PhD Oral Exam - Sophie Cook, Film and Moving Images Studies
Avant-Folk Experiments in Late Twentieth-Century American Feminist
Moving Image and Literary Self-Representation
This event is free
School of Graduate Studies
When studying for a doctoral degree (PhD), candidates submit a thesis that provides a critical review of the current state of knowledge of the thesis subject as well as the student’s own contributions to the subject. The distinguishing criterion of doctoral graduate research is a significant and original contribution to knowledge.
Once accepted, the candidate presents the thesis orally. This oral exam is open to the public.
In the 1970s, influenced by a confluence of radical politics, social justice movements, and new intellectual paradigms including postmodernism, poststructuralism, and postcolonialism, American women embraced personal and collective storytelling with vigor. Feminist historians including Sidonie Smith and Julia Watson, Janet Theophano, Marianne Hirsch, and Amelie Hastie have since reframed once peripheral acts of self-inscription—from letter and diary writing to scrapbooking and recipe collecting—as central to the ongoing social and political objectives of the feminist movement, rethinking female authorship along the way. This dissertation builds on their important scholarship to focus specifically on the unique intersections of folk traditions with radical formal and political experimentation in feminist self-representational art made by queer and BIPOC women between the 1970s and the early 2000s. Representing a wide range of intersecting identities, the artists whose work I explore confront the limited and limiting patriarchal conventions of personal narrative and narrative “truth,” but they also challenge mainstream American feminism’s often exclusionary politics by exploring paradigms of sexuality, class, race, and ethnicity in addition to gender. Their interventions exemplify why and how personal storytelling became a privileged means of counter-discourse and rebellion for women across a diversity of subject positions and a range of media.
The enactment of socially radical goals through formally radical techniques places the texts I examine squarely within a lineage of historical avant-garde movements. At the same time, feminist interventions led historians and artists alike to reconsider and reclaim traditional (and traditionally “feminine”) discursive practices and “folk” traditions like the cookbook, the family album, and the folktale. The seemingly incompatible or contradictory intersections of “folk” and avant-garde, tradition and experimentation, and the domestic and the radical are in fact highly generative, and they set the stage for further subversions of any clear distinctions between art and theory, self and other, memory and History, fiction and nonfiction, and public and private.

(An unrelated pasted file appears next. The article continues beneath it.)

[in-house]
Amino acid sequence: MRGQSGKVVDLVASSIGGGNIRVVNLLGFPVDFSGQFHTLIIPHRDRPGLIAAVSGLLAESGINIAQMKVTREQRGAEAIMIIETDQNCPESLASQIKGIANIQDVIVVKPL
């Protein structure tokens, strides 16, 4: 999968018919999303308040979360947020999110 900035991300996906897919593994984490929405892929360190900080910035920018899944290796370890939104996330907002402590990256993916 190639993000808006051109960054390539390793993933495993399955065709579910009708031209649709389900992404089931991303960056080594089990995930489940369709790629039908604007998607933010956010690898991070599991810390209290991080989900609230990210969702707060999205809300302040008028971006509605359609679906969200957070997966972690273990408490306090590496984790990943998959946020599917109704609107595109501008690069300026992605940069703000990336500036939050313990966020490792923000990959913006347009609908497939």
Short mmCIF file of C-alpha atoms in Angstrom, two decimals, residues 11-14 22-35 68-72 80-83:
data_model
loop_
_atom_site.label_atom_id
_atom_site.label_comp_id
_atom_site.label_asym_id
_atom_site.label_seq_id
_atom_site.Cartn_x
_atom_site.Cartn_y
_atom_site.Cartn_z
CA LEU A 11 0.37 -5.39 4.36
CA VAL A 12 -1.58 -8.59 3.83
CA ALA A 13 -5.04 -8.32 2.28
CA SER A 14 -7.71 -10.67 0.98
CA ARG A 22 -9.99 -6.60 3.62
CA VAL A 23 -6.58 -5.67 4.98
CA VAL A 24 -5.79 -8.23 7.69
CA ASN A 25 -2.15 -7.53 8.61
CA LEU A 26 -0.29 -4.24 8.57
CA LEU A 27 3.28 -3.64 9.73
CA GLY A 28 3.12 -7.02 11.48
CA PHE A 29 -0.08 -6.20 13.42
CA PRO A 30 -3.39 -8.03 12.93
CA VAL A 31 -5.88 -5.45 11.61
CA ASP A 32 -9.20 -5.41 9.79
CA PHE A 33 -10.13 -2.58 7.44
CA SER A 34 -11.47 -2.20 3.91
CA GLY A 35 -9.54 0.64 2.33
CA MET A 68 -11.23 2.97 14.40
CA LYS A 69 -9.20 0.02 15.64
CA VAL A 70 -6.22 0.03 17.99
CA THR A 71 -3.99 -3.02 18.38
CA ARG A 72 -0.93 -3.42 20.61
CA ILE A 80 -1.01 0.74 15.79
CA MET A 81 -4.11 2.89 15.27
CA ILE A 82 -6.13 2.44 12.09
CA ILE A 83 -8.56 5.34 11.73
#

Autobiographical, ethnographic, and archival representational practices have historically upheld white colonial and patriarchal regimes of knowledge and power. Rethinking and remaking the mechanics of representation to suit their own unique identities and subject positions, feminist artists and authors began to experiment with newly hybridized modes that subvert rigid generic boundaries and rules. This thesis examines the “auto-archival” work of filmmakers Michelle Citron, Margaret Stratton, and Nina Fonoroff, Chicana author Norma Cantú, and graphic memoirist Alison Bechdel, who reimagine and remake personal and family archives. Contextualized by the legacy of Zora Neale Hurston, the “fictional autoethnographic” strategies of filmmakers Cauleen Smith and Cheryl Dunye and authors Cantú and Laguna Pueblo writer Leslie Marmon Silko are seen to invent auto/biographical stories and collapse collective histories into single, folklore-inflected life narratives. Finally, in “gastrography,” a representational mode exemplified by the writing of Alice B. Toklas and Vertamae Smart-Grosvenor and the new media experiments of Michelle Citron, explorations of individual and collective identity are enacted through recipes and food narratives. These works are explored as invitations to “cook up” each of the authors’ subjectivity and identity. In each case, the imaginative and literally creative acts of feminist “Avant-folk” storytelling restores the stories of marginalized women to public attention and historical discourse, rectifying gaps in the representation of the communities to which they belong on their own terms.
My approach blends close readings of illustrative moving image and literary texts with scholarship from a variety of disciplines in order to investigate the ways in which different modes and media of expression are inextricably linked with self-construction, self-knowledge and self-presentation. This dissertation is indebted to Catherine Russell’s scholarship on experimental ethnography (1999) and archiveology (2018), as well as Leigh Gilmore’s feminist theories of women’s self-representation (1994). Finally, inspired by and taking my cue from the very artists whose work I explore, I have attempted, where possible, to create a text that is itself fluid, that resists imposing singular meanings, rigid generic boundaries, or monolithic definitions on texts that understand identity not as a stable entity but rather as multiple, even contradictory.